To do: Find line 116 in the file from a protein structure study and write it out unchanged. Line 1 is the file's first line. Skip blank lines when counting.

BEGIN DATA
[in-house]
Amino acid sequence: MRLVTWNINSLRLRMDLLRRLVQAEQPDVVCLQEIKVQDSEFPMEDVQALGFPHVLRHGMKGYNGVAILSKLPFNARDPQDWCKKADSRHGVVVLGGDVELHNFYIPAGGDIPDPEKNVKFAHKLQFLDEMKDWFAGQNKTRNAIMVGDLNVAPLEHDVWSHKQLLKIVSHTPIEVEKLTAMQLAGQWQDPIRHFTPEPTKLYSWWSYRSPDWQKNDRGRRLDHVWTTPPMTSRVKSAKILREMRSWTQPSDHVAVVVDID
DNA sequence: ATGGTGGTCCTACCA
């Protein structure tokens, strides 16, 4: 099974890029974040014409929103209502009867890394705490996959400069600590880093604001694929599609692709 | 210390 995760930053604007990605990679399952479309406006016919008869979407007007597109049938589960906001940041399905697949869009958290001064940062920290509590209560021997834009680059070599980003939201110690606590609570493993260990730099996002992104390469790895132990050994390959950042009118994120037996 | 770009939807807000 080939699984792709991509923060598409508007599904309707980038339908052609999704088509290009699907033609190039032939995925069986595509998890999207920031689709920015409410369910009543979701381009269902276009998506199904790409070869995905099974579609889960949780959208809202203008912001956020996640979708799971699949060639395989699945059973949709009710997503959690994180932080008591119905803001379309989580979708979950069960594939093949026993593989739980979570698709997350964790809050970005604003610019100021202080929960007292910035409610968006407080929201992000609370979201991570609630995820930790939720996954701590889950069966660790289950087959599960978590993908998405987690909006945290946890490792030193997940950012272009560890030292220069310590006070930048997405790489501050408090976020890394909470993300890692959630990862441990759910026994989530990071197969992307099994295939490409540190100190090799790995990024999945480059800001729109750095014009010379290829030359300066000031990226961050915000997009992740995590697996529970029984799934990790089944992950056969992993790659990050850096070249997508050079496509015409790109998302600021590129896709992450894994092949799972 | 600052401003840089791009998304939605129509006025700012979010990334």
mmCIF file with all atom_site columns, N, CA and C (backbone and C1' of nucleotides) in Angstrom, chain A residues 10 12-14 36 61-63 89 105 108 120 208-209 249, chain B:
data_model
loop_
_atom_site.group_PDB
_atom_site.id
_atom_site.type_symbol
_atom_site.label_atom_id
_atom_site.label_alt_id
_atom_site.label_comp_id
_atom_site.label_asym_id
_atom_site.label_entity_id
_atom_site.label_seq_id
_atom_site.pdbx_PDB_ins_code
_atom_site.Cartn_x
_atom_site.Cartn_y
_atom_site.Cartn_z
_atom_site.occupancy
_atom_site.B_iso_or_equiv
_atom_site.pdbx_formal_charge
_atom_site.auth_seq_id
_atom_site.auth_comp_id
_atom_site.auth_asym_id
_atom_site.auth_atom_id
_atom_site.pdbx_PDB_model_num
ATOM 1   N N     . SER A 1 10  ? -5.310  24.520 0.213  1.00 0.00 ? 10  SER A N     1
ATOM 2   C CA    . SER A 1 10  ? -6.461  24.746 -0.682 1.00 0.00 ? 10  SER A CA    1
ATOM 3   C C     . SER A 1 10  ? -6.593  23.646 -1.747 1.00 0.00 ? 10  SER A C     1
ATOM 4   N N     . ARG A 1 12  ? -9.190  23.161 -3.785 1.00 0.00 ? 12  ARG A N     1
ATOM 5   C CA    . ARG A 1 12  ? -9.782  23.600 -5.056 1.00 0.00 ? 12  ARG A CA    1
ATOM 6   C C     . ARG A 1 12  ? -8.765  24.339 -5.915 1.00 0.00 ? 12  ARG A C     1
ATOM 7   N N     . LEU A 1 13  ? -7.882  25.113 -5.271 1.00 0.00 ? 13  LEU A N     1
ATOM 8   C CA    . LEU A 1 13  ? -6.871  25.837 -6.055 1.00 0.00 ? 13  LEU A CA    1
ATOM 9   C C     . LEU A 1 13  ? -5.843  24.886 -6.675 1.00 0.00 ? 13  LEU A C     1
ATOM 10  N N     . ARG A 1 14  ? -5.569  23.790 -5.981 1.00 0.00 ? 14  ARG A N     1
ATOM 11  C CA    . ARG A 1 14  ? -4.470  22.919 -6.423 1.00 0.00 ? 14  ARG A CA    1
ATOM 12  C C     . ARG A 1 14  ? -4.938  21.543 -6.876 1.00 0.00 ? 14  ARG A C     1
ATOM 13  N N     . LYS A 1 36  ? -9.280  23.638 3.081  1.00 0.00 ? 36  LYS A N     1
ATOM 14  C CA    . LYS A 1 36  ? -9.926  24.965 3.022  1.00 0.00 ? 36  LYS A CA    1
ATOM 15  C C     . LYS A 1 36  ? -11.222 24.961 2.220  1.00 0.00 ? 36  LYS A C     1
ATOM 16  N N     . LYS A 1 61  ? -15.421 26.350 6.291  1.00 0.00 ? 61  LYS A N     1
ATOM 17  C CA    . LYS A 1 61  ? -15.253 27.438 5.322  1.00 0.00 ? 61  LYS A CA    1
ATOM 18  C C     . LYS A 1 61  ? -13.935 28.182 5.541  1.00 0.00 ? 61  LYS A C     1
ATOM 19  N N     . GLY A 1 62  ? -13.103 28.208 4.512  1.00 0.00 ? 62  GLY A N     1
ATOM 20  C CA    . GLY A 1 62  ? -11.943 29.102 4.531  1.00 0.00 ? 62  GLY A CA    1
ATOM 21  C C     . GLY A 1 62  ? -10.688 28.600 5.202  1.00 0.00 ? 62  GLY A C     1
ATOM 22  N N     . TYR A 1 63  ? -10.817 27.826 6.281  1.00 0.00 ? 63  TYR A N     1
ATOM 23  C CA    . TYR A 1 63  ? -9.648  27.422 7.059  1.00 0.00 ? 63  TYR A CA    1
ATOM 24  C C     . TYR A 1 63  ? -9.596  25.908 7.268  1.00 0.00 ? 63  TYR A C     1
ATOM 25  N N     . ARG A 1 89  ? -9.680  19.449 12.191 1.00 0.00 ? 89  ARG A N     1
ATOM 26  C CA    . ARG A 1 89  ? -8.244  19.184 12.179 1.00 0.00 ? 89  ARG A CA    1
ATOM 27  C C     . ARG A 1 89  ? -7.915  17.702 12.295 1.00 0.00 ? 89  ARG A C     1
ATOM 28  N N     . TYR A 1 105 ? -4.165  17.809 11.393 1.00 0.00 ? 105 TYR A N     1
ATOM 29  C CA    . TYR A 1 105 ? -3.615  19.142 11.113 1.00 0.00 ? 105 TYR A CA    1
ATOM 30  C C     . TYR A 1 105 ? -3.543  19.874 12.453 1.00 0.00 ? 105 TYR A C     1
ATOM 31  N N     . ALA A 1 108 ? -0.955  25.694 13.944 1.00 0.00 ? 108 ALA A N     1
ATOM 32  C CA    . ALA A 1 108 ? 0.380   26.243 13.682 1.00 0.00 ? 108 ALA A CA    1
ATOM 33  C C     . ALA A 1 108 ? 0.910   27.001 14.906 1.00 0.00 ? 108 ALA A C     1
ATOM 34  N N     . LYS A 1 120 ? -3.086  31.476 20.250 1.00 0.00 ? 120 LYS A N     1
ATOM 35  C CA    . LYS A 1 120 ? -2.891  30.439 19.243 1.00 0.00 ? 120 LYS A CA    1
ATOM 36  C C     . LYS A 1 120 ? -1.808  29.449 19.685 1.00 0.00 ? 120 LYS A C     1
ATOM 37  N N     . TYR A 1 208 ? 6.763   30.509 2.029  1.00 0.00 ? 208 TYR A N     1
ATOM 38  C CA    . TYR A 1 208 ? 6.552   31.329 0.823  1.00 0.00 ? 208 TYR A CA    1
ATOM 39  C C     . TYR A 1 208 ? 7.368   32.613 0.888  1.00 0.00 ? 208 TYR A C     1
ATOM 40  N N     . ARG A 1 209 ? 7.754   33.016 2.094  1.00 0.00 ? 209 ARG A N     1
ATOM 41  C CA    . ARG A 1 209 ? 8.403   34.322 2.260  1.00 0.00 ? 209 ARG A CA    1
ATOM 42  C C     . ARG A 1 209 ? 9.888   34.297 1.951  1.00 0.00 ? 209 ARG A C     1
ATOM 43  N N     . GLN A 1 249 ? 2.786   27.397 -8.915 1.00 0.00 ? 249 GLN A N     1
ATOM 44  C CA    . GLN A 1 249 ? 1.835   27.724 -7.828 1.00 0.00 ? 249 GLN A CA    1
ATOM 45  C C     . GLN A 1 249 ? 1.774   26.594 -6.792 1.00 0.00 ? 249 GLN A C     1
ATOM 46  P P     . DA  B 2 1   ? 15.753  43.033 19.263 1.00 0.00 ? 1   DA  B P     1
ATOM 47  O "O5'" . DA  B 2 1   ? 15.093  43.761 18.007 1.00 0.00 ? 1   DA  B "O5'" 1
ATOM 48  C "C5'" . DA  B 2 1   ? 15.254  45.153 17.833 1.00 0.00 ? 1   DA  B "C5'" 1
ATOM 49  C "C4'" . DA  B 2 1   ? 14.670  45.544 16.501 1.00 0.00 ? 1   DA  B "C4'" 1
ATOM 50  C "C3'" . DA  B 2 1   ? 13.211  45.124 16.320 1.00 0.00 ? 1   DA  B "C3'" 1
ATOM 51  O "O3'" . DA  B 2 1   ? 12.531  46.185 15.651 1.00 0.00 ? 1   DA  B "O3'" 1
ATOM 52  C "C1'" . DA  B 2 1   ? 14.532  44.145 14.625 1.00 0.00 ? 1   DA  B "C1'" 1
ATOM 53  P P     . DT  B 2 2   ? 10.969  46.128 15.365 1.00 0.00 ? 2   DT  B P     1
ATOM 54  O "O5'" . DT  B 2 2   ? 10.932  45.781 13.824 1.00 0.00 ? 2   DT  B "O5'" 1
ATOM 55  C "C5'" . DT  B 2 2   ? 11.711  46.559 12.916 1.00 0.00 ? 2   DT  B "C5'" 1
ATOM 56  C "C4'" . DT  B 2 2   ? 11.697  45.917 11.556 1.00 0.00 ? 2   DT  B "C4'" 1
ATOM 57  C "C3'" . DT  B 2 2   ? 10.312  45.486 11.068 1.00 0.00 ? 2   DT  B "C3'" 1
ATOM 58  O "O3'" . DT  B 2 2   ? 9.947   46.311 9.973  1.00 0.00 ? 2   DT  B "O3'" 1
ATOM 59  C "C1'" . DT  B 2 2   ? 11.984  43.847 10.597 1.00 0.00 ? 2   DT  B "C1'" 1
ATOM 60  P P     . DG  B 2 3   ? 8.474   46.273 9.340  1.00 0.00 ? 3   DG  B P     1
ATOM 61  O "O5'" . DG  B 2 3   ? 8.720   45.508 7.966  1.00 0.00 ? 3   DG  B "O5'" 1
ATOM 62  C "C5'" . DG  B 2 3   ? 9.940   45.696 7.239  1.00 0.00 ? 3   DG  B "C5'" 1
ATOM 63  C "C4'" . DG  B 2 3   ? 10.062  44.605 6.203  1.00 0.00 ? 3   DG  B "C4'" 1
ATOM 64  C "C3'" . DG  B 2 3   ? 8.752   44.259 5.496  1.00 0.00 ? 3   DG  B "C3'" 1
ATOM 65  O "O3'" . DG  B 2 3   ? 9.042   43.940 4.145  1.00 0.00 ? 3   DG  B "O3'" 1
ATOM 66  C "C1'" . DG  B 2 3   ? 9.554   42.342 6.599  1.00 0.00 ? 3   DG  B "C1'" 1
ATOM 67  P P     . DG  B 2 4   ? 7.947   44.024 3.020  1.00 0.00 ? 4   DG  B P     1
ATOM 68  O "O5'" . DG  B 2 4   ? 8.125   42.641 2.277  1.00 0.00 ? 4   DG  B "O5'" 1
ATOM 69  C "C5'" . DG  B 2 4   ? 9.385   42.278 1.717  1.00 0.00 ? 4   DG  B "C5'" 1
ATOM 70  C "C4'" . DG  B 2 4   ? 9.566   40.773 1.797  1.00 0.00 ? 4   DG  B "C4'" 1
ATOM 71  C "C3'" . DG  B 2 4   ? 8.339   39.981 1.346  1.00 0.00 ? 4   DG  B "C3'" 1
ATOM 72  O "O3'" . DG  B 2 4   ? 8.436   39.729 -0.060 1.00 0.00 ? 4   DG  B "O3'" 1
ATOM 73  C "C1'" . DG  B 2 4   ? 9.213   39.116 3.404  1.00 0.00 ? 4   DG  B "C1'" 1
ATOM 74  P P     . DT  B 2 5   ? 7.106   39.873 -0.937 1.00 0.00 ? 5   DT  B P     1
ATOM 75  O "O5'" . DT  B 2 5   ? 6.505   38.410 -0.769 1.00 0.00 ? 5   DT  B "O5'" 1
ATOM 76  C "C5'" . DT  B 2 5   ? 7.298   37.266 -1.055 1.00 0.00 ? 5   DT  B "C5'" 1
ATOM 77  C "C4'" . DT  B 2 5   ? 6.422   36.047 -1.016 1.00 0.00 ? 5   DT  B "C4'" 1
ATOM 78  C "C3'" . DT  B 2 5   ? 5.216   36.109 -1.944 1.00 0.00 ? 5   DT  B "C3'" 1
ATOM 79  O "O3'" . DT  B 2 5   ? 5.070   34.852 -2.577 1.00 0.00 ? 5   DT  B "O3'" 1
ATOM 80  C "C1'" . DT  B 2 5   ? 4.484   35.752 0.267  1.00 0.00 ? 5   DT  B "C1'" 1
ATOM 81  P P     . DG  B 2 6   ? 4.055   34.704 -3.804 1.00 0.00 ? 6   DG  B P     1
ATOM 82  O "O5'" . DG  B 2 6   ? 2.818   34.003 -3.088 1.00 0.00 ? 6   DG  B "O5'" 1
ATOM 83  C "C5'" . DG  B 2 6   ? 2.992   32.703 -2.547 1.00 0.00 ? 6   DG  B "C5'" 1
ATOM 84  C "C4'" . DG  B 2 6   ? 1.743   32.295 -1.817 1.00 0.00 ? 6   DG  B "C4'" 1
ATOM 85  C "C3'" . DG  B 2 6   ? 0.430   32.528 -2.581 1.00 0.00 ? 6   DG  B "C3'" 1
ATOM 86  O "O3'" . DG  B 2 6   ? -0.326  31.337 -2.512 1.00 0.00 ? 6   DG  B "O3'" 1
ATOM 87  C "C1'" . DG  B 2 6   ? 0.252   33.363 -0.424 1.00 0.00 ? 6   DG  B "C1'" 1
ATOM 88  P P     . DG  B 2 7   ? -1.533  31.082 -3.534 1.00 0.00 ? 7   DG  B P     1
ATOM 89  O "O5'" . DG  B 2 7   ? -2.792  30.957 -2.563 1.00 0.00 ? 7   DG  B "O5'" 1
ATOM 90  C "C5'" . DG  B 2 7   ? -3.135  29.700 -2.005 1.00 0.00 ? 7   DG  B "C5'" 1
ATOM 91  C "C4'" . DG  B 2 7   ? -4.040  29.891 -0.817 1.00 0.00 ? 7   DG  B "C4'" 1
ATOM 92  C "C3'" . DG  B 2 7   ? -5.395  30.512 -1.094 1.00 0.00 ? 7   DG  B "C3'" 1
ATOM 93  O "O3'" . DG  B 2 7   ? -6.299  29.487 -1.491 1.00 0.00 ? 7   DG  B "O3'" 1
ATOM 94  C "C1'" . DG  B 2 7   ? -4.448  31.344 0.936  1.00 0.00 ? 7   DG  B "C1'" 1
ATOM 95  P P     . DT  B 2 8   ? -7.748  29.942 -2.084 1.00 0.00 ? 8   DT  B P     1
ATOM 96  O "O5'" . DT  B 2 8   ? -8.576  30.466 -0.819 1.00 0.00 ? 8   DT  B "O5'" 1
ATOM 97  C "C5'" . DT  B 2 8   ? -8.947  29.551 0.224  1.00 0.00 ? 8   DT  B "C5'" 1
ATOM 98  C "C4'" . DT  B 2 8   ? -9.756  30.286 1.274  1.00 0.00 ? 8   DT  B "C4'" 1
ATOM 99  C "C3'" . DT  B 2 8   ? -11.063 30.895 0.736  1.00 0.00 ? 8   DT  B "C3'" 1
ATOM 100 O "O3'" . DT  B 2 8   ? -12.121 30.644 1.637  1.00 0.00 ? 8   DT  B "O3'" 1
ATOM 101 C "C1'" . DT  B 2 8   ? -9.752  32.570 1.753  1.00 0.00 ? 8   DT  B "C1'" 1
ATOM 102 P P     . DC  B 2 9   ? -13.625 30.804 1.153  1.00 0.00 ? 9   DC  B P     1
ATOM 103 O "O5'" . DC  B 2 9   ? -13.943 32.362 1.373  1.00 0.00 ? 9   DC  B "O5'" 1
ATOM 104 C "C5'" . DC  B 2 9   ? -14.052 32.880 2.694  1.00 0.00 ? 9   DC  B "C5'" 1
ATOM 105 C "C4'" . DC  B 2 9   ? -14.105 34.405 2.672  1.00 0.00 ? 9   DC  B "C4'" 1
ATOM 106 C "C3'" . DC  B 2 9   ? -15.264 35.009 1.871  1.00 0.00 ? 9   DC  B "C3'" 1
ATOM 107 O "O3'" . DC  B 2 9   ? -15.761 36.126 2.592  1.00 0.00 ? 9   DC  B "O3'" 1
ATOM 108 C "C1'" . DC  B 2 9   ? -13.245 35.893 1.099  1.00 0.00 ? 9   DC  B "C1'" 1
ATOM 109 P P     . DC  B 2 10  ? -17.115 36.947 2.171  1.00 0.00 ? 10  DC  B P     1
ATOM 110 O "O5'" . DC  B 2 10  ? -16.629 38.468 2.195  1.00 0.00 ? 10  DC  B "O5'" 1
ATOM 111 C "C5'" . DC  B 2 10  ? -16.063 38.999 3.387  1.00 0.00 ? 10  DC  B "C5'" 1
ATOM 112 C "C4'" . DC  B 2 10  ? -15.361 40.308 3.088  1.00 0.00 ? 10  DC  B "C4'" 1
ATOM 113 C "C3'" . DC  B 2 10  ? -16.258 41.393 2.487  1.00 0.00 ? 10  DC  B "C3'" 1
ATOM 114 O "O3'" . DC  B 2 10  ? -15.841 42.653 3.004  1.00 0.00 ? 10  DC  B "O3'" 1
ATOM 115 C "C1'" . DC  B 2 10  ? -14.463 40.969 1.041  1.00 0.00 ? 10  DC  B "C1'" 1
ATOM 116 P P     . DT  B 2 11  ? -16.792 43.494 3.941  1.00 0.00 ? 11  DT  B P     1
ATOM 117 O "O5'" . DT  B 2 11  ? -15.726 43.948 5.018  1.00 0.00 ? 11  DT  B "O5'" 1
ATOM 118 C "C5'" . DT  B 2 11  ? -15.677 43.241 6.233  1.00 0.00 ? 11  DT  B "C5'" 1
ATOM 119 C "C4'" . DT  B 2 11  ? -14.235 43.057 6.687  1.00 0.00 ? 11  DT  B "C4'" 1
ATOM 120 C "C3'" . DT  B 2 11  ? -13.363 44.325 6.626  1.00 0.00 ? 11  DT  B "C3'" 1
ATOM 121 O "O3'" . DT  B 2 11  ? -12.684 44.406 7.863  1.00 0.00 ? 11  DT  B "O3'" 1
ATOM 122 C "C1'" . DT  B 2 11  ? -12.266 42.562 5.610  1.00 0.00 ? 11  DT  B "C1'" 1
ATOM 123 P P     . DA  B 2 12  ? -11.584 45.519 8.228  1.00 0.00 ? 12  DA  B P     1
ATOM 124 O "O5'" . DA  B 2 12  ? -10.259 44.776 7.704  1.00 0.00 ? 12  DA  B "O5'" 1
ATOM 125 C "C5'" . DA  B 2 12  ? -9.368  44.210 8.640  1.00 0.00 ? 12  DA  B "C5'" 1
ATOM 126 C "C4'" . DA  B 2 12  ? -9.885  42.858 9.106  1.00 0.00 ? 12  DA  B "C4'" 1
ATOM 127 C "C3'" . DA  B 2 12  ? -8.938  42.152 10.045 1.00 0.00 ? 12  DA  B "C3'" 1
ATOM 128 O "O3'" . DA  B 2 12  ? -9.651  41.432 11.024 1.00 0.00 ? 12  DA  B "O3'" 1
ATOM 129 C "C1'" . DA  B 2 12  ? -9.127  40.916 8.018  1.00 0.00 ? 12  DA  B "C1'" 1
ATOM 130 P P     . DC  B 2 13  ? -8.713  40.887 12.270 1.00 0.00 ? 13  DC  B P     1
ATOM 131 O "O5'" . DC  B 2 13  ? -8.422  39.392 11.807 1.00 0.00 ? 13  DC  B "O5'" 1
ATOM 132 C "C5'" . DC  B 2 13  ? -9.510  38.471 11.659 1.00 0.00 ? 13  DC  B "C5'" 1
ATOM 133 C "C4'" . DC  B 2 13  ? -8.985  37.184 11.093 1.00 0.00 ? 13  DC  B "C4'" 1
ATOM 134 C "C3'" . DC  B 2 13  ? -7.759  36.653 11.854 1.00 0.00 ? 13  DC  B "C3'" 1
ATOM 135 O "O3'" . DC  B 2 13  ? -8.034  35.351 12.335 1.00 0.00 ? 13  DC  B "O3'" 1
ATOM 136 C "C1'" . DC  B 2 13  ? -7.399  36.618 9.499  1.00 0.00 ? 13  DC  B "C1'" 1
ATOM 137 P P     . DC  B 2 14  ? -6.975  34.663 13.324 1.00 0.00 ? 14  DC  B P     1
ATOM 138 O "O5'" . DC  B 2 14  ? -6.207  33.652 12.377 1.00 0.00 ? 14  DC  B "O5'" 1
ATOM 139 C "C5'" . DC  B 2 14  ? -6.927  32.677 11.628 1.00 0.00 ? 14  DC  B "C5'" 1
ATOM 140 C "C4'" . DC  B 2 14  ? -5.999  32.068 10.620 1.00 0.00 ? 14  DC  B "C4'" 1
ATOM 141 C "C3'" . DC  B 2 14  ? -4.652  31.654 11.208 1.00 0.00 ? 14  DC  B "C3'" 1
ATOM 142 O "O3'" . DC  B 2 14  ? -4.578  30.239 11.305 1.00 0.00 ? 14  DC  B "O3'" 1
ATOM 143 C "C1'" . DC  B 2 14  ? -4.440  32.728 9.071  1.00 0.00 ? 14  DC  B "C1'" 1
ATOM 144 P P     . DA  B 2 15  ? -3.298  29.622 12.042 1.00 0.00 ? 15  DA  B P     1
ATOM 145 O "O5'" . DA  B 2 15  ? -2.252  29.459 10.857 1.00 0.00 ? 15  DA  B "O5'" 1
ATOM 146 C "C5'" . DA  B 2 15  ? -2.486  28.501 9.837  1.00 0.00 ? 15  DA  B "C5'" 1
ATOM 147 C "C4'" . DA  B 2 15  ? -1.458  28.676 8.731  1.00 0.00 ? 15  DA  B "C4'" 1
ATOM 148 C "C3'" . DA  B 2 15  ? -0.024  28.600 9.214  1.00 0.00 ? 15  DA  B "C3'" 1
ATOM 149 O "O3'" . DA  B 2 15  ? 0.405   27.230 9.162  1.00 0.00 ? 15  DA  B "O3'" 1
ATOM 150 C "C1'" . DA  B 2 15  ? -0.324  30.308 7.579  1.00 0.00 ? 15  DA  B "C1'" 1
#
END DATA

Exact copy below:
ATOM 88  P P     . DG  B 2 7   ? -1.533  31.082 -3.534 1.00 0.00 ? 7   DG  B P     1